High temperatures not slowing Fonda Fair participants

Cara Waldynski, left, and Kaylee Waldynski, right, on the bumper cars at the Fonda Fair on Wednesday. (The Leader-Herald/Briana O'Hara)

FONDA — Not even the high temperatures could keep the rabbits away from the Fonda Fair, which kicked off on Wednesday.

The fair was filled with spectators eager to go on rides, play fair games and have all the fair food they can eat.

One of the first events beginning the fair on Wednesday was the rabbit show, which featured 15 different breeds of rabbits along with a pet rabbit class.

The 15 breeds of rabbits included lionhead, tan, dutch, florida white, mini lop, netherland dwarf, mini satin, polish, Californian, English lop, Flemish giant, New Zealand and satin.

“Right now they are picking the best of breed,” said Cora Maspirit, a helper with the rabbit show. “Each of these animals that are up here have won their breed category, and now they’re picking the best of show which will be the best bunny in the show for the 4-H.”

Benjamin and Nina Manieri, right, on a ride at the Fonda Fair on Wednesday. (The Leader-Herald/Briana O'Hara)

Paul Jurgelonis, judge of the rabbit show, has been a rabbit judge and a cavy Guinea pig judge since 1966.

“We’re looking for the animal in the best condition overall; the animal that is best groomed, taken care of and also the gentlest,” Jurgelonis said. “The rabbits we picked for first and reserved were very easy to handle and very calm.”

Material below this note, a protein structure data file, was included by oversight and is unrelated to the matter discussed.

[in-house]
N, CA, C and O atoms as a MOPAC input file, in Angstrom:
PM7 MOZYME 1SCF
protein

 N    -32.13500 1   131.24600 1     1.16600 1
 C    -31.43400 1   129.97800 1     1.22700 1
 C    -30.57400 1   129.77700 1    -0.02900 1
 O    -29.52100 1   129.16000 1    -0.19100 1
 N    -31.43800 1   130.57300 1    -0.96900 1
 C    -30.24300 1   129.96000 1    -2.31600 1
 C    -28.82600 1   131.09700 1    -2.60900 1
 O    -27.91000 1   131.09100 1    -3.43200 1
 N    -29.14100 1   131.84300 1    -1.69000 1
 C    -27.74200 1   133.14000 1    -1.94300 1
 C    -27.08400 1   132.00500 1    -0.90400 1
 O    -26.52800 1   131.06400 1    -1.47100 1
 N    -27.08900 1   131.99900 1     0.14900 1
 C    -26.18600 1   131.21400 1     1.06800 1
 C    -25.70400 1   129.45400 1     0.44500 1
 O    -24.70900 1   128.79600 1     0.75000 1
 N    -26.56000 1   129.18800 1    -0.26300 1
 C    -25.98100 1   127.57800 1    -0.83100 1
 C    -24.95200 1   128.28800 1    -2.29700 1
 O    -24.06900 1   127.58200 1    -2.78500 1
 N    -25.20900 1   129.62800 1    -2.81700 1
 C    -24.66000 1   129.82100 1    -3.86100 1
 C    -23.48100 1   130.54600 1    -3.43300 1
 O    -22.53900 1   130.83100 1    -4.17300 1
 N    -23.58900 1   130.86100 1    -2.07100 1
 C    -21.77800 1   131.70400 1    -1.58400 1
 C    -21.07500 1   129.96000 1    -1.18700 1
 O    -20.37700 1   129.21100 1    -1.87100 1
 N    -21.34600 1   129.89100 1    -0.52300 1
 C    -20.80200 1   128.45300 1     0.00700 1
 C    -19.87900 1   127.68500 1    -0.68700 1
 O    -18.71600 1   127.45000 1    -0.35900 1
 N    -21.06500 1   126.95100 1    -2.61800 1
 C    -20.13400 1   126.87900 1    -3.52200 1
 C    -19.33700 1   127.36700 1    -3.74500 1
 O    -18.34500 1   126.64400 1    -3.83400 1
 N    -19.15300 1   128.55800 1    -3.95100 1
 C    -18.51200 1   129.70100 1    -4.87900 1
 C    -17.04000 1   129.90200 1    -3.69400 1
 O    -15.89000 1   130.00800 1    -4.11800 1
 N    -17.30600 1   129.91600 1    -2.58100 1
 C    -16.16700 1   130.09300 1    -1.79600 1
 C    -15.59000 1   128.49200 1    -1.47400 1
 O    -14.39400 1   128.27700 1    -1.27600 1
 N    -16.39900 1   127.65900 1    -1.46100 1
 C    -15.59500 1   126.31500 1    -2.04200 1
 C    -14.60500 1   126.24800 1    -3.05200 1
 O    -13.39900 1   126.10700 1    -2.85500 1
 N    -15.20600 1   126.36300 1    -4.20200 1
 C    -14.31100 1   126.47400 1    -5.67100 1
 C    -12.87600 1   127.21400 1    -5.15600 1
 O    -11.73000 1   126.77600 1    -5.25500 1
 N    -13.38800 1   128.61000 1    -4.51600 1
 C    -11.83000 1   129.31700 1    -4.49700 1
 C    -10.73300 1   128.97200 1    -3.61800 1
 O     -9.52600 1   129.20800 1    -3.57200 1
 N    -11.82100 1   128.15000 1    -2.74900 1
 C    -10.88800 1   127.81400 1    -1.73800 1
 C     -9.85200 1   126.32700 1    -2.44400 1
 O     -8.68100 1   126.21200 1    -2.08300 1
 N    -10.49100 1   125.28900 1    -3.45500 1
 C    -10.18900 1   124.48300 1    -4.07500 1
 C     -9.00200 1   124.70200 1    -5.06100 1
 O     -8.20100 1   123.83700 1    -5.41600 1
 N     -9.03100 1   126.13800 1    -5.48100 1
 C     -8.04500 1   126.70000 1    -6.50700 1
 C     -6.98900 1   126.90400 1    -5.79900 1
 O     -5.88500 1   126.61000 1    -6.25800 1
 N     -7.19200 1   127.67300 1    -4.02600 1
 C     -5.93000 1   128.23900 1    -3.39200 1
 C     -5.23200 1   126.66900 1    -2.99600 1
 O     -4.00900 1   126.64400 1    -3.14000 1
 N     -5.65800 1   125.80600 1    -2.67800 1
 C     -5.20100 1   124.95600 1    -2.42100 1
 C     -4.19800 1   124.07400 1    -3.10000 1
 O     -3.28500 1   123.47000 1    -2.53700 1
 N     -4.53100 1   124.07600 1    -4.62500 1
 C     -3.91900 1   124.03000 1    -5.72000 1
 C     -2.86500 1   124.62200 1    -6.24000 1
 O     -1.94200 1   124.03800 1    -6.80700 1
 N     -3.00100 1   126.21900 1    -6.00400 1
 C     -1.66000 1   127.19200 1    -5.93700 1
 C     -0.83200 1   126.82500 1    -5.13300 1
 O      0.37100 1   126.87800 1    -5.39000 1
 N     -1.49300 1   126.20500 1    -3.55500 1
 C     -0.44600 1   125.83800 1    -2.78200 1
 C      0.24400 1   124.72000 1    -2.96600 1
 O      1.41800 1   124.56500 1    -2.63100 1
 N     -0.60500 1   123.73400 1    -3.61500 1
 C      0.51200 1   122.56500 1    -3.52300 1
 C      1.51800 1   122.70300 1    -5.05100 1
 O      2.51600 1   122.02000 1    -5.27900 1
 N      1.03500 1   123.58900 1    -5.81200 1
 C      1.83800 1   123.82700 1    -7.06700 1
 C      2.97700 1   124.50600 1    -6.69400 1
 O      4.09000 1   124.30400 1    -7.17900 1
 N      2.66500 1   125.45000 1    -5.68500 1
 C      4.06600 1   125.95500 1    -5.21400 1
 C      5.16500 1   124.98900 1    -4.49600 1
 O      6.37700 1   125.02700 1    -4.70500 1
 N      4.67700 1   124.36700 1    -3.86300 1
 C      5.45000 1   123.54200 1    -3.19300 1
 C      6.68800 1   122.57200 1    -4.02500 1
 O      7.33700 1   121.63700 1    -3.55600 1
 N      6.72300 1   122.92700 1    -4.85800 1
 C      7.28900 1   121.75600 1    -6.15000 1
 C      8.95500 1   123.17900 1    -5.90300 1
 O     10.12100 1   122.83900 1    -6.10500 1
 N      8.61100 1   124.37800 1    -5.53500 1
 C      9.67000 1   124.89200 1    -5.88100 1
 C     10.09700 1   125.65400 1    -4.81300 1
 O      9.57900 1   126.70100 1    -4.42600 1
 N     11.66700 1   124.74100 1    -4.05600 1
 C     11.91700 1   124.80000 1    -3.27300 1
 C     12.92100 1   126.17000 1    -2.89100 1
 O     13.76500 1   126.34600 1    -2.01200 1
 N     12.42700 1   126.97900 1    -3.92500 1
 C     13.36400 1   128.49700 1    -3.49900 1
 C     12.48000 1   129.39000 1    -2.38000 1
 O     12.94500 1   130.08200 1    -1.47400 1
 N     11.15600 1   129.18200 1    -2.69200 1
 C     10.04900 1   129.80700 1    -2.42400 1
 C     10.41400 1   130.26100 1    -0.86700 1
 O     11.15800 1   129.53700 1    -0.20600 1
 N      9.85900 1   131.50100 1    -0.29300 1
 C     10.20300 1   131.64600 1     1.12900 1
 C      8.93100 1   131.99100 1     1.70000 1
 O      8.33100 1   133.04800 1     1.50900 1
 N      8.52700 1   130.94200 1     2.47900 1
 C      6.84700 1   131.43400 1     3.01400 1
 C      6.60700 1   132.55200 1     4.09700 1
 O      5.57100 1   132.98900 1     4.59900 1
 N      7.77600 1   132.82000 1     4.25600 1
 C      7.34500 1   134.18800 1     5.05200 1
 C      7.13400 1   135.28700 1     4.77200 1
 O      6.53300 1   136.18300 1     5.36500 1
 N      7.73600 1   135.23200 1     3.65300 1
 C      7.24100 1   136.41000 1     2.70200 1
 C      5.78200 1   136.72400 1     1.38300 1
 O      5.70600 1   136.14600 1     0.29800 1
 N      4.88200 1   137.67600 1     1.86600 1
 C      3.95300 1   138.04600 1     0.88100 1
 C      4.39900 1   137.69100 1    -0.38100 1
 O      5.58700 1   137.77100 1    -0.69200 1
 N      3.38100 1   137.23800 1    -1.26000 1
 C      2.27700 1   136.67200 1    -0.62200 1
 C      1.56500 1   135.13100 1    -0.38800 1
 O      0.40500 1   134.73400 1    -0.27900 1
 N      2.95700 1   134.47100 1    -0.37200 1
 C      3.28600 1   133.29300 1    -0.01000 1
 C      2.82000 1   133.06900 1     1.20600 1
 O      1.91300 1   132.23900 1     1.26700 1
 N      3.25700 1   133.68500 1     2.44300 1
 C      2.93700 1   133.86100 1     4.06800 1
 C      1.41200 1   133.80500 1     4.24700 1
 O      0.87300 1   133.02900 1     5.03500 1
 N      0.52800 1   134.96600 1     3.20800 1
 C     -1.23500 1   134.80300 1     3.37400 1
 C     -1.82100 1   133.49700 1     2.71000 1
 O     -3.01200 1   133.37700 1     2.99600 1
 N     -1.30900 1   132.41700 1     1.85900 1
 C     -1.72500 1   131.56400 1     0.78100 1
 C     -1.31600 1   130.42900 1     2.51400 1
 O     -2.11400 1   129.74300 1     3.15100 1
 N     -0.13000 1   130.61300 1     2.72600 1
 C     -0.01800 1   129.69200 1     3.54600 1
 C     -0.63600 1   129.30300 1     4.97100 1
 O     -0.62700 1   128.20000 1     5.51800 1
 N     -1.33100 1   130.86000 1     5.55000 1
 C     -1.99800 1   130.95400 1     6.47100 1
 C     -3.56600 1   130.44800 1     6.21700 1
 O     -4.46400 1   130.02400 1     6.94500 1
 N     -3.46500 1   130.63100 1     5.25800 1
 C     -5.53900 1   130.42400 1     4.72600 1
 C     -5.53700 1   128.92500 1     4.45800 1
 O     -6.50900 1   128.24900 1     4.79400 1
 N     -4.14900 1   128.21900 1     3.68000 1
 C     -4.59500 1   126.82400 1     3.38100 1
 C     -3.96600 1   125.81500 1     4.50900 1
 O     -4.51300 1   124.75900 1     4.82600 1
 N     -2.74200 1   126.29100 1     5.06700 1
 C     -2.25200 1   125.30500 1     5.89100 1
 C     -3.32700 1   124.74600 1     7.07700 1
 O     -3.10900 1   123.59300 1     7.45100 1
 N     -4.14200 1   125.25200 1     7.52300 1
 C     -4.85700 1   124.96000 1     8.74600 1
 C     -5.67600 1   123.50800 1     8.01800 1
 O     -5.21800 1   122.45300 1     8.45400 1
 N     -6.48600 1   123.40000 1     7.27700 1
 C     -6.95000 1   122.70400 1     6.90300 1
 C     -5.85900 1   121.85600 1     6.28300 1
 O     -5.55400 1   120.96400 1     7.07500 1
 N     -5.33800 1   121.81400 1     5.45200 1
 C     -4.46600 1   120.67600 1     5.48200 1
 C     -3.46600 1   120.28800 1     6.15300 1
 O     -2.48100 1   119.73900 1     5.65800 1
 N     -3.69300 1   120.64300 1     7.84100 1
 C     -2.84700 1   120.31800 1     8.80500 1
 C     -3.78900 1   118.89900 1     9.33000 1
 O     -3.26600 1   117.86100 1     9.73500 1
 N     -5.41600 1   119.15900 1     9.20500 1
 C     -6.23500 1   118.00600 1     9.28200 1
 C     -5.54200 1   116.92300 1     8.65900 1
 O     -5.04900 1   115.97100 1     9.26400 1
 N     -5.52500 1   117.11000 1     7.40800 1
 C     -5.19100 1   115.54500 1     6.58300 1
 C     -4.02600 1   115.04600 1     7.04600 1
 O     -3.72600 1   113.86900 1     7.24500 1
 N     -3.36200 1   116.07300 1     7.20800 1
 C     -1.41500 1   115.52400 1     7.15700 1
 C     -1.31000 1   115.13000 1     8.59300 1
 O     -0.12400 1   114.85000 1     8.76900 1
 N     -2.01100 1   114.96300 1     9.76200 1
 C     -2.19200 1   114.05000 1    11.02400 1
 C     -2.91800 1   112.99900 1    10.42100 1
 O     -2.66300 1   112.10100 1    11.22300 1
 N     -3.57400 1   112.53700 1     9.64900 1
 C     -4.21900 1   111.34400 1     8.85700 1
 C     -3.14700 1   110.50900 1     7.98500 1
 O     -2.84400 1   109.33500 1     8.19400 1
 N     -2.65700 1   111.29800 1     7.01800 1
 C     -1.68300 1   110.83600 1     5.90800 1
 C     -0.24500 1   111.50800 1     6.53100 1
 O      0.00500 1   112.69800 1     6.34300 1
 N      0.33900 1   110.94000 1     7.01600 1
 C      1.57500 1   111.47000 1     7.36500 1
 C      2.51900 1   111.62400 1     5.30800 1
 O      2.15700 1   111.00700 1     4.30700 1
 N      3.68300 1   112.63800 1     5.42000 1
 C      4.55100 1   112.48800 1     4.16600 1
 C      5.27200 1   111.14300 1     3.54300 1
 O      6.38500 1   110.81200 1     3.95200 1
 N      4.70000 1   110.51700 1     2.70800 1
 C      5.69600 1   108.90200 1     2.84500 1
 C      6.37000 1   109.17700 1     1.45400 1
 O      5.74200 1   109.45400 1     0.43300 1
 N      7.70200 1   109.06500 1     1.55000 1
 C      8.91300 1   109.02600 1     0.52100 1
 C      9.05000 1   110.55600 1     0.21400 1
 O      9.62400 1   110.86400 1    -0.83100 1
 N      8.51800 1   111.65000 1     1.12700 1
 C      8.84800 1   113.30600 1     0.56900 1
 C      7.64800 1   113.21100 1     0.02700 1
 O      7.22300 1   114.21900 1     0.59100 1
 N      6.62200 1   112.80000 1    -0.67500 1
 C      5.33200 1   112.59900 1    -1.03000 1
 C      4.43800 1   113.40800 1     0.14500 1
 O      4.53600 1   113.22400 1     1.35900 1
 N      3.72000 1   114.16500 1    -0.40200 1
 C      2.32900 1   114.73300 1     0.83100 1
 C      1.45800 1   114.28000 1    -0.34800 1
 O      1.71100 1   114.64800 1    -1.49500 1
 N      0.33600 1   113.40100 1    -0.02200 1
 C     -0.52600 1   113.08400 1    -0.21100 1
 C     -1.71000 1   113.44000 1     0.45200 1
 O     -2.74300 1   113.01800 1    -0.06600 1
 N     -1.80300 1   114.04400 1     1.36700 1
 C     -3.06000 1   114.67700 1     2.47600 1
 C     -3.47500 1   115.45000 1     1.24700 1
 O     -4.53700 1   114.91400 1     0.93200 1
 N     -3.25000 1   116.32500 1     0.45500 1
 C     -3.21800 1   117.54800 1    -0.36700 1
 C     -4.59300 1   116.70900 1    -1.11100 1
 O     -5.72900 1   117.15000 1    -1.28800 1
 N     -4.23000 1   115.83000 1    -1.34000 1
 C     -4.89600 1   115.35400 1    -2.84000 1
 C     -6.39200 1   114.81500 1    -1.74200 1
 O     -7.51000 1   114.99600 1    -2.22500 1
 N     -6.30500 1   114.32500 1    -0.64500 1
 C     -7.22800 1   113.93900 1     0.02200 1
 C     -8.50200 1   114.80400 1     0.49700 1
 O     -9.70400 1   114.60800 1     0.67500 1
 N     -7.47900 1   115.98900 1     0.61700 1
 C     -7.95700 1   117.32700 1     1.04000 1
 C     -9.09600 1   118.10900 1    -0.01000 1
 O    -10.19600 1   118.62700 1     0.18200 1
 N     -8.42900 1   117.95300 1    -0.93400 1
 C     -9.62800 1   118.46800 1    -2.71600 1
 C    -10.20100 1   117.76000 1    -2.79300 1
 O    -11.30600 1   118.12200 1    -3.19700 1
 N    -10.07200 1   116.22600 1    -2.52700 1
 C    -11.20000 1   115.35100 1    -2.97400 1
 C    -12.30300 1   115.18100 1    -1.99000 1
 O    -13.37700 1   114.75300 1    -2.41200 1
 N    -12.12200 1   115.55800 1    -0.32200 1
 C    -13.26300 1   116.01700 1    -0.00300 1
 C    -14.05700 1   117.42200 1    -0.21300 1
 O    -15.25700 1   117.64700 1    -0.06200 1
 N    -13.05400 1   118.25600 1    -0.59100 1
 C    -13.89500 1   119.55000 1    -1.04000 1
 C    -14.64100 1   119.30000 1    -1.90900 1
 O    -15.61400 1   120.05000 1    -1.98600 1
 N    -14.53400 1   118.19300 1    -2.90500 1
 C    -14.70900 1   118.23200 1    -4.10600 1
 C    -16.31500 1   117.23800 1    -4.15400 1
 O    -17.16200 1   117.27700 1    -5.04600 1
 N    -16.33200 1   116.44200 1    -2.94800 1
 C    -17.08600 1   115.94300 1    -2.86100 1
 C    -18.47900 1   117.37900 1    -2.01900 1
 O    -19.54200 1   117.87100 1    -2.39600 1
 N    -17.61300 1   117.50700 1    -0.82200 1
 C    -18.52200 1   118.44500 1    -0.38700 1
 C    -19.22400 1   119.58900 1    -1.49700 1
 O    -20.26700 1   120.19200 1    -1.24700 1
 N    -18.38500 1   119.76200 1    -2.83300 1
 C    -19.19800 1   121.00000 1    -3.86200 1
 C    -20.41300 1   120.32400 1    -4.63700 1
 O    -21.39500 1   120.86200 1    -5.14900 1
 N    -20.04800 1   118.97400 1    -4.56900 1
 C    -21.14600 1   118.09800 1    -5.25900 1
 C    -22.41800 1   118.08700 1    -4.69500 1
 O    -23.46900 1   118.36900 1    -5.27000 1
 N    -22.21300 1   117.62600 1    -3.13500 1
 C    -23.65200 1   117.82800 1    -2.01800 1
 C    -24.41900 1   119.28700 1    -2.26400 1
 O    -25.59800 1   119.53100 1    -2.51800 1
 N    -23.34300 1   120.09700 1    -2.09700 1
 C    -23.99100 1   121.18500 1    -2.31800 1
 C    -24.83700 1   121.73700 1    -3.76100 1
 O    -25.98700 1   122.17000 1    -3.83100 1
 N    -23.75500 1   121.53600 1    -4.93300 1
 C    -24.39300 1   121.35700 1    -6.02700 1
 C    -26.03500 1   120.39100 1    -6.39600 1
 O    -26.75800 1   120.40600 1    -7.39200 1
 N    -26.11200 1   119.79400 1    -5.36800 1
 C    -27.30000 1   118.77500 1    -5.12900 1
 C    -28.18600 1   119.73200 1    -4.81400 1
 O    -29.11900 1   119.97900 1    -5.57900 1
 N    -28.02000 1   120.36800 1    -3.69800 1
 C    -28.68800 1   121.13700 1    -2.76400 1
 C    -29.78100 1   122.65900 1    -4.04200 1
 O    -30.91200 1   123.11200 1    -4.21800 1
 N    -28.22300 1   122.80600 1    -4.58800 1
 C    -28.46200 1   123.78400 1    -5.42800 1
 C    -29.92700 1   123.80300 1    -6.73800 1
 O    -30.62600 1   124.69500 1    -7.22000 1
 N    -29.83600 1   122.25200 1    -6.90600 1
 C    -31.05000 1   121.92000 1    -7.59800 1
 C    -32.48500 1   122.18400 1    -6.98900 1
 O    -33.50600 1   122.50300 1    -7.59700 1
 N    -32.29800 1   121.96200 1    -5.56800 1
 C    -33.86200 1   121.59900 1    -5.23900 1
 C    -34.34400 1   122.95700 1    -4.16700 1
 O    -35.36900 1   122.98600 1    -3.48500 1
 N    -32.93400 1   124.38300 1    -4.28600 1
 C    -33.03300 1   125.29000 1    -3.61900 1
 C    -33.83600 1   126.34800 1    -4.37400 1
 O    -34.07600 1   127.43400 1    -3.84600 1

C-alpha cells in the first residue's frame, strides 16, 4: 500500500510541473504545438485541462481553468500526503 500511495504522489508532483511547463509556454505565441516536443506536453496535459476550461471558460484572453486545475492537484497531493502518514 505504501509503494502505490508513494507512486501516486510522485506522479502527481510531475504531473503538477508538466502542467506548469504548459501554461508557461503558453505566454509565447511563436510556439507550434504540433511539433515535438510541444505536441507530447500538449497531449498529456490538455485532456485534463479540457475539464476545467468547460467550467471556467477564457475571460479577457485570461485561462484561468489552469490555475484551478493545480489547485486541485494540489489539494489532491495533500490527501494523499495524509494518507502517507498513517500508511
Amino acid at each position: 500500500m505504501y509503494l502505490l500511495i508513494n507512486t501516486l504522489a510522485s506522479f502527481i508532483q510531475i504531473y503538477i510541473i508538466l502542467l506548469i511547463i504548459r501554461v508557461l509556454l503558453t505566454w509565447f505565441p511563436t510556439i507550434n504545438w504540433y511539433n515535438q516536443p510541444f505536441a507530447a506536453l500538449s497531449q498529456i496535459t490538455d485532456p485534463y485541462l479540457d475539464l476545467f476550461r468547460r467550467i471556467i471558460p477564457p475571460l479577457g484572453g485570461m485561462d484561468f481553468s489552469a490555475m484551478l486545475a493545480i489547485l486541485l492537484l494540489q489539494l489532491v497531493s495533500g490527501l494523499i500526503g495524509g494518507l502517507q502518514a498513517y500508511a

The breeds each have their own standard that they are judged on. The pet class of rabbits shows how well the 4-H’ers have been taking care of their rabbits. The breed class of rabbits are judged by the “Standard of Perfection,” printed by the American Rabbit Breed Association.

“We have Guinea rabbits and we did the youth purebred show before we did the pet class,” Jurgelonis said. “Those animals were judged as conformation to the body, according to the way it’s described in the standard.”

The best rabbit in the youth show was a mini lop and the reserved was a satin.

Fonda Fair spectators watch pigs race on Wednesday. (The Leader-Herald/Briana O'Hara)

There were two different rabbit shows — one being the 4-H show for purebreds and then the pet class.

A best-in-show and a reserved-in-show are picked out of all the best of breeds.

“And those will go to the ones that compare closest to the ‘Standard of Perfection’ that’s printed by the American Rabbit Breed Association,” Jurgelonis said.

Contestants who have their rabbits in the pet rabbit class of the rabbit show are shown at the Fonda Fair on Wednesday. (The Leader-Herald/Briana O'Hara)

Megan Dion with her rabbit in the rabbit show at the Fonda Fair on Wednesday. (The Leader-Herald/Briana O'Hara)

Paul Jurgelonis, judge of the rabbit show at the Fonda Fair on Wednesday looks at a rabbit in the pet rabbit class. (The Leader-Herald/Briana O'Hara)

The Leader-Herald/Briana O'Hara Layla Weisbrod, left, and Addy Larsen, right, on a ride at the Fonda Fair on Wednesday.

Fair goers on a ride at the Fonda Fair on Wednesday are shown. (The Leader-Herald/Briana O'Hara)

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